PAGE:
CGM Intervention in Teens and Young Adults With Type 1 Diabetes (T1D)
Adolescents and young adults with T1D and poor glycemic control (age 14-< 25 years, T1D duration >12 months, HbA1c 7.5-<11.0%, using an insulin pump or MDI)) will be randomly assigned to either CGM or BGM. Sample size will be 150. The primary outcome assessment will be HbA1c after 6 months. Secondary outcomes will include HbA1c, CGM metrics (control group will wear blinded CGM at 13 and 24 weeks), and quality of life measures. The randomized trial will be followed by a 6-month extension study during which the RCT control group will initiate CGM and the RCT CGM group will continue CGM.
- Type 1 Diabetes Mellitus
- Eligible Ages
- Between 14 Years and 24 Years
- Eligible Genders
- Accepts Healthy Volunteers
- Clinical diagnosis of T1D, with either age of T1D diagnosis < 10 years of age OR a history of positive T1D related antibodies in the medical record
- Age 14-<25 years
- Diabetes duration ≥ 1 year
- Total daily insulin requirement ≥ 0.4 units/kg/day
- HbA1c 7.5% to <11.0% (Point of care device or local lab measured as part of study at screening visit)
- Insulin regimen involves a consistent modality of insulin administration with either use of an insulin pump or at least 3 multiple daily injections of basal and bolus (meal time) analogue insulin. Insulin pump must not have been started within 3 months of consent with no plans to change regimens in the next 6 months
- Perform at least 2 blood glucose meter checks per day from self-report at screening and an average of at least 2 checks per day from meter download during blinded CGM run in
- Blinded CGM must be used a minimum of 200 hours (equivalent to 8.3 days) with an average of 1.8 calibrations per day during the blinded CGM screening period.
- Participant comprehends written and spoken English
- Participant understands the study protocol and agrees to it (if applicable)
- Use of unblinded personal CGM and/or flash CGM, outside of a research study, as part of real-time diabetes management in the last 3 months
- Unable to use CGM device for minimum number of hours during blinded pre-randomization period or skin reaction from adhesive that would preclude participation in the randomized trial
- Started on non-insulin medication for blood glucose control within the past 3 months or plans to begin within the next 6 months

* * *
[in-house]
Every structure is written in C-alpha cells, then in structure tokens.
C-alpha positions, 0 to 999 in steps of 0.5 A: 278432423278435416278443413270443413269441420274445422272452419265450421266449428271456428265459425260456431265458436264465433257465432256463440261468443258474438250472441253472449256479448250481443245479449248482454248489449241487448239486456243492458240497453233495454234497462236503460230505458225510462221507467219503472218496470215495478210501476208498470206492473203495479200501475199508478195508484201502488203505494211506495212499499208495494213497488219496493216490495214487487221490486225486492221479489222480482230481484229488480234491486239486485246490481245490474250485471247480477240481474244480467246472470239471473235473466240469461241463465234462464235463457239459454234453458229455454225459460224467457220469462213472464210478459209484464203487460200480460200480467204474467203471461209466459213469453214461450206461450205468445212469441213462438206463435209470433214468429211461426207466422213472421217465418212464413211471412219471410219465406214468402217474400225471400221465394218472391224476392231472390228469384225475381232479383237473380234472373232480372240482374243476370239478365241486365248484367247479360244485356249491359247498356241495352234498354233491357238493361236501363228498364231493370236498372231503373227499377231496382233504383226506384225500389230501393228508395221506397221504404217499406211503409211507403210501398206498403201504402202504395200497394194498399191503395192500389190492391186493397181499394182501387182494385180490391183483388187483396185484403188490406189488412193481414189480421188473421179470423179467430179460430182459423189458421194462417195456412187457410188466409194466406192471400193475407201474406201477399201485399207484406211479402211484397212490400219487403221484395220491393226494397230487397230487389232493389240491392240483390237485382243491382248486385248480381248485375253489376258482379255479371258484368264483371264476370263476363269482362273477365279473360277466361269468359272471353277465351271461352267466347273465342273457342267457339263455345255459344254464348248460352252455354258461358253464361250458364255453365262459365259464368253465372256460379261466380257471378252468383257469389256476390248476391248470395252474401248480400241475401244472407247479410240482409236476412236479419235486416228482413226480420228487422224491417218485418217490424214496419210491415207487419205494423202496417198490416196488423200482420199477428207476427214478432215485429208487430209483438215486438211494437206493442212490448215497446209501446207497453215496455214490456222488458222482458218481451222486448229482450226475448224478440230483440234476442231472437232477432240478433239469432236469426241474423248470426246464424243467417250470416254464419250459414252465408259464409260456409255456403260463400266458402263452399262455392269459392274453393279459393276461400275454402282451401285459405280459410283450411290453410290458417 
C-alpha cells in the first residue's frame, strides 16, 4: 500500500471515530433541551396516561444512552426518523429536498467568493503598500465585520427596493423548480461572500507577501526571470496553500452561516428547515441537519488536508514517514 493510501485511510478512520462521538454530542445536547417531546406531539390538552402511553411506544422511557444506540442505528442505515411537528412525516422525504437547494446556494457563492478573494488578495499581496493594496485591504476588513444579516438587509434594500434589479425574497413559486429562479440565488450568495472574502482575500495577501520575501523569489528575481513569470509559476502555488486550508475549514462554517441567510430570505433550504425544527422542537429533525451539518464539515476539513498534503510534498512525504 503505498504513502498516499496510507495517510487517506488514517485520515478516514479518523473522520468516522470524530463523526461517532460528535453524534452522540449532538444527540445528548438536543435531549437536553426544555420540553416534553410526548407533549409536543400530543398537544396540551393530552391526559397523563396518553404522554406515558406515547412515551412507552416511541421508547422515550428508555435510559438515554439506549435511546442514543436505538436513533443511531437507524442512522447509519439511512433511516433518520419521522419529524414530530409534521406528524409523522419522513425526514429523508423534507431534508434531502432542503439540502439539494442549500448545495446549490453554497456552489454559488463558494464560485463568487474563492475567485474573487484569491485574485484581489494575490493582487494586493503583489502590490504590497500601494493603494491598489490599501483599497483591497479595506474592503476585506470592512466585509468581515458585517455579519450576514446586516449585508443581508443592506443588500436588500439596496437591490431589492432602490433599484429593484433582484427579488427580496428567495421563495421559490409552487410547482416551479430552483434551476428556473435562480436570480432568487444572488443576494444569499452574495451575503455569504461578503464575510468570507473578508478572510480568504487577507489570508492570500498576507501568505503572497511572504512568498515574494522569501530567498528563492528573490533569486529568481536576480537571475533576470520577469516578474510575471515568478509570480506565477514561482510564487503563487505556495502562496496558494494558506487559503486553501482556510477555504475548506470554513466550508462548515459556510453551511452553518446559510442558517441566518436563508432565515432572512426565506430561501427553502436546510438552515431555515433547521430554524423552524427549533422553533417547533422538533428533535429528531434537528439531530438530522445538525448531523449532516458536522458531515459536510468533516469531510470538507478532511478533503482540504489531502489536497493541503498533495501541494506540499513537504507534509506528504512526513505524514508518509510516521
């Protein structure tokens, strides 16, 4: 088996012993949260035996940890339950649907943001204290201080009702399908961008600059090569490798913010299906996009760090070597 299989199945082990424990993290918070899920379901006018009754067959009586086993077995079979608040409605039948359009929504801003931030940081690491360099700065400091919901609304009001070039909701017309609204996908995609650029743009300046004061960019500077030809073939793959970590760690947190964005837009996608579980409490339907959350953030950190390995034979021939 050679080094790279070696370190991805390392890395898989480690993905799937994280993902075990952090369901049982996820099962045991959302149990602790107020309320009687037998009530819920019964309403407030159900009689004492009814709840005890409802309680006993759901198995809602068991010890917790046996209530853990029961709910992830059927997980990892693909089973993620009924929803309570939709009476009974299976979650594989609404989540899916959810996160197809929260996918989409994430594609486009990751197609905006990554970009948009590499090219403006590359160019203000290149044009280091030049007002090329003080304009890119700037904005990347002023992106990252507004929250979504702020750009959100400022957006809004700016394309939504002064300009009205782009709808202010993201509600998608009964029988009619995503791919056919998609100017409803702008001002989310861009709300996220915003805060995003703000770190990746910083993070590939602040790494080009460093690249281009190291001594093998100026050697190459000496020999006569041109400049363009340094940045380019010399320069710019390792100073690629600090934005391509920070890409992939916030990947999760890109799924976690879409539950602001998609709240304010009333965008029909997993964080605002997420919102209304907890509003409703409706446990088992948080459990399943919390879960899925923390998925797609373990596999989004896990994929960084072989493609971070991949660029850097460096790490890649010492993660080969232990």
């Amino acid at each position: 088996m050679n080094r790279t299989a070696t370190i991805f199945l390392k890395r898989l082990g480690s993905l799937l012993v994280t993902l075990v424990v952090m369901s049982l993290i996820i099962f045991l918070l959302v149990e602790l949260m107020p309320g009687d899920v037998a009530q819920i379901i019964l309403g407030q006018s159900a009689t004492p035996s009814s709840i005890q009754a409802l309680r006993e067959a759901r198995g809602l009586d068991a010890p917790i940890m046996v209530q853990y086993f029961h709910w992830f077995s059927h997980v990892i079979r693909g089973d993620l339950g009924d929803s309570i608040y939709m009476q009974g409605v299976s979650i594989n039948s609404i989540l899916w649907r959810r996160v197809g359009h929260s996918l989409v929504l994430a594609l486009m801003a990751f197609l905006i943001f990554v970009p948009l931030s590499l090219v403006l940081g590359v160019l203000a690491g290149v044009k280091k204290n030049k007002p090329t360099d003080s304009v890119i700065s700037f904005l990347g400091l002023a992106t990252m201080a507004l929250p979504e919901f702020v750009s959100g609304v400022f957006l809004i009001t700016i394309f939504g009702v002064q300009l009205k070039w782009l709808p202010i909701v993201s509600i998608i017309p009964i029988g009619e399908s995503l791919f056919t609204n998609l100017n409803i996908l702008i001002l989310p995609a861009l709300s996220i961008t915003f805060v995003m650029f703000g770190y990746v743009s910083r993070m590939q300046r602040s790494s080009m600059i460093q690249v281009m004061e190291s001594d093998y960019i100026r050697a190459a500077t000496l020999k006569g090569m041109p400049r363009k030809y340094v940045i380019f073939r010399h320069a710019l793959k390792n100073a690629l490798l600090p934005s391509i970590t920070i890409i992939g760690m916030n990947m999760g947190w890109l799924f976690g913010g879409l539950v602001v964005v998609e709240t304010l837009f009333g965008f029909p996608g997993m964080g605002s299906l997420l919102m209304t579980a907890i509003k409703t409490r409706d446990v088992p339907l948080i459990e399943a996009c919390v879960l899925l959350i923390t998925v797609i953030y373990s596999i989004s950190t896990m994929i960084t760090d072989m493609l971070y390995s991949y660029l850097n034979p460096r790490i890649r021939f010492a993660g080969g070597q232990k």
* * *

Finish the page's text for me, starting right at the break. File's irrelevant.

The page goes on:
- The presence of a significant medical disorder that in the judgment of the investigator will affect the wearing of the sensors (such as a skin condition), or the completion of any aspect of the protocol.
- More than 1 episode of DKA in the past 6 months as defined in the adverse events chapter.
- The presence of any of the following diseases:
- Asthma or any condition present in the last 6 months where treatment is a systemic or daily inhaled corticosteroid (Intermittent treatment with inhaled corticosteroids does not exclude subjects from enrollment)
- Cystic fibrosis
- Addison's disease (Adequately treated thyroid disease and celiac disease do not exclude subjects from enrollment)
- Inpatient psychiatric treatment in the past 6 months or daily intensive outpatient psychiatric day treatment in the past 3 months.
- Pregnant (positive test confirmed at screening) or planning to become pregnant in the next 12 months.
- Need for use of acetaminophen or acetaminophen-containing products on a regular basis during the 6 months of the trial
- Participation in a diabetes related intervention study in the past 6 weeks.
- Any medical, psychological or social situation where per investigator discretion it may be difficult for participant to participate fully in the intervention
- Any condition, per investigator assessment, that could impact reliability of the A1C measurement, such as (but not limited to) hemoglobinopathy, hemolytic anemia, chronic liver disease; chronic GI blood loss, red blood cell transfusion or erythropoietin administration within 3 months prior to screening
- Phase 3
- Study Type
- Intervention Model
- Parallel Assignment
- Primary Purpose
- None (Open Label)
- NCT ID
- Jaeb Center for Health Research
Study ContactTJ Mouse